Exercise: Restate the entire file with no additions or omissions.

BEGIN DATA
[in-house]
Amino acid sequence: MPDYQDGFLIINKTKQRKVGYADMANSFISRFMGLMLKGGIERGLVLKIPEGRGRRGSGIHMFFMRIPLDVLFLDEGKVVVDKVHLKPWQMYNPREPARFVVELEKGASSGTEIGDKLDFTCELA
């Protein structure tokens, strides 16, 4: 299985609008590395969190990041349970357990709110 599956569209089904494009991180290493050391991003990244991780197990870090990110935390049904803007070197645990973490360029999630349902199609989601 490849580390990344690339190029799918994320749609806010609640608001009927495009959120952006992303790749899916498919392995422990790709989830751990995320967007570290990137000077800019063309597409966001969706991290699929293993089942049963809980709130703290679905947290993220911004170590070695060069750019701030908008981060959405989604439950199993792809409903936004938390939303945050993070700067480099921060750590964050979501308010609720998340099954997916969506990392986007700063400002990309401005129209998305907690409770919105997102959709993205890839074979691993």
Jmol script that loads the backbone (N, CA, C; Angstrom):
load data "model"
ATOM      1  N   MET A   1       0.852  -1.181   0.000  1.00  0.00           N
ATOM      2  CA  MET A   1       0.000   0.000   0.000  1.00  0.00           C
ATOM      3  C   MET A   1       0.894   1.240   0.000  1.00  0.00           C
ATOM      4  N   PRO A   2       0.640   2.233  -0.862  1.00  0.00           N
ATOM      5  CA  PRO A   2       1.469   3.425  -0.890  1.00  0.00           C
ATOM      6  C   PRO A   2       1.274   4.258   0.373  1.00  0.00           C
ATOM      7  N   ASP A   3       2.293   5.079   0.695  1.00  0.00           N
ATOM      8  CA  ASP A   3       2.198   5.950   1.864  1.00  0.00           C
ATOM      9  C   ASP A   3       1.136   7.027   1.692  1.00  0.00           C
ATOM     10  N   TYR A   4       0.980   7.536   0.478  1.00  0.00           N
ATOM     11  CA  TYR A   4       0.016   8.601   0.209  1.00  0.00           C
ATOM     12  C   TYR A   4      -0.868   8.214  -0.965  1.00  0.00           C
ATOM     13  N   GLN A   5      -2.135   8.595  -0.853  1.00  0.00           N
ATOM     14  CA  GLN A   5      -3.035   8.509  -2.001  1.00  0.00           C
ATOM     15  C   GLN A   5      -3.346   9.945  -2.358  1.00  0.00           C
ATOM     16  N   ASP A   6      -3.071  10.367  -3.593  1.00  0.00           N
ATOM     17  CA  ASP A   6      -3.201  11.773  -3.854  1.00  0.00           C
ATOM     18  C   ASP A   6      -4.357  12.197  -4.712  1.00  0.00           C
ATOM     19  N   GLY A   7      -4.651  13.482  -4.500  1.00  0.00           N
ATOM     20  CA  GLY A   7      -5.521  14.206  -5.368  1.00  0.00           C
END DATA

[in-house]
Amino acid sequence: MPDYQDGFLIINKTKQRKVGYADMANSFISRFMGLMLKGGIERGLVLKIPEGRGRRGSGIHMFFMRIPLDVLFLDEGKVVVDKVHLKPWQMYNPREPARFVVELEKGASSGTEIGDKLDFTCELA
């Protein structure tokens, strides 16, 4: 299985609008590395969190990041349970357990709110 599956569209089904494009991180290493050391991003990244991780197990870090990110935390049904803007070197645990973490360029999630349902199609989601 490849580390990344690339190029799918994320749609806010609640608001009927495009959120952006992303790749899916498919392995422990790709989830751990995320967007570290990137000077800019063309597409966001969706991290699929293993089942049963809980709130703290679905947290993220911004170590070695060069750019701030908008981060959405989604439950199993792809409903936004938390939303945050993070700067480099921060750590964050979501308010609720998340099954997916969506990392986007700063400002990309401005129209998305907690409770919105997102959709993205890839074979691993």
Jmol script that loads the backbone (N, CA, C; Angstrom):
load data "model"
ATOM      1  N   MET A   1       0.852  -1.181   0.000  1.00  0.00           N
ATOM      2  CA  MET A   1       0.000   0.000   0.000  1.00  0.00           C
ATOM      3  C   MET A   1       0.894   1.240   0.000  1.00  0.00           C
ATOM      4  N   PRO A   2       0.640   2.233  -0.862  1.00  0.00           N
ATOM      5  CA  PRO A   2       1.469   3.425  -0.890  1.00  0.00           C
ATOM      6  C   PRO A   2       1.274   4.258   0.373  1.00  0.00           C
ATOM      7  N   ASP A   3       2.293   5.079   0.695  1.00  0.00           N
ATOM      8  CA  ASP A   3       2.198   5.950   1.864  1.00  0.00           C
ATOM      9  C   ASP A   3       1.136   7.027   1.692  1.00  0.00           C
ATOM     10  N   TYR A   4       0.980   7.536   0.478  1.00  0.00           N
ATOM     11  CA  TYR A   4       0.016   8.601   0.209  1.00  0.00           C
ATOM     12  C   TYR A   4      -0.868   8.214  -0.965  1.00  0.00           C
ATOM     13  N   GLN A   5      -2.135   8.595  -0.853  1.00  0.00           N
ATOM     14  CA  GLN A   5      -3.035   8.509  -2.001  1.00  0.00           C
ATOM     15  C   GLN A   5      -3.346   9.945  -2.358  1.00  0.00           C
ATOM     16  N   ASP A   6      -3.071  10.367  -3.593  1.00  0.00           N
ATOM     17  CA  ASP A   6      -3.201  11.773  -3.854  1.00  0.00           C
ATOM     18  C   ASP A   6      -4.357  12.197  -4.712  1.00  0.00           C
ATOM     19  N   GLY A   7      -4.651  13.482  -4.500  1.00  0.00           N
ATOM     20  CA  GLY A   7      -5.521  14.206  -5.368  1.00  0.00           C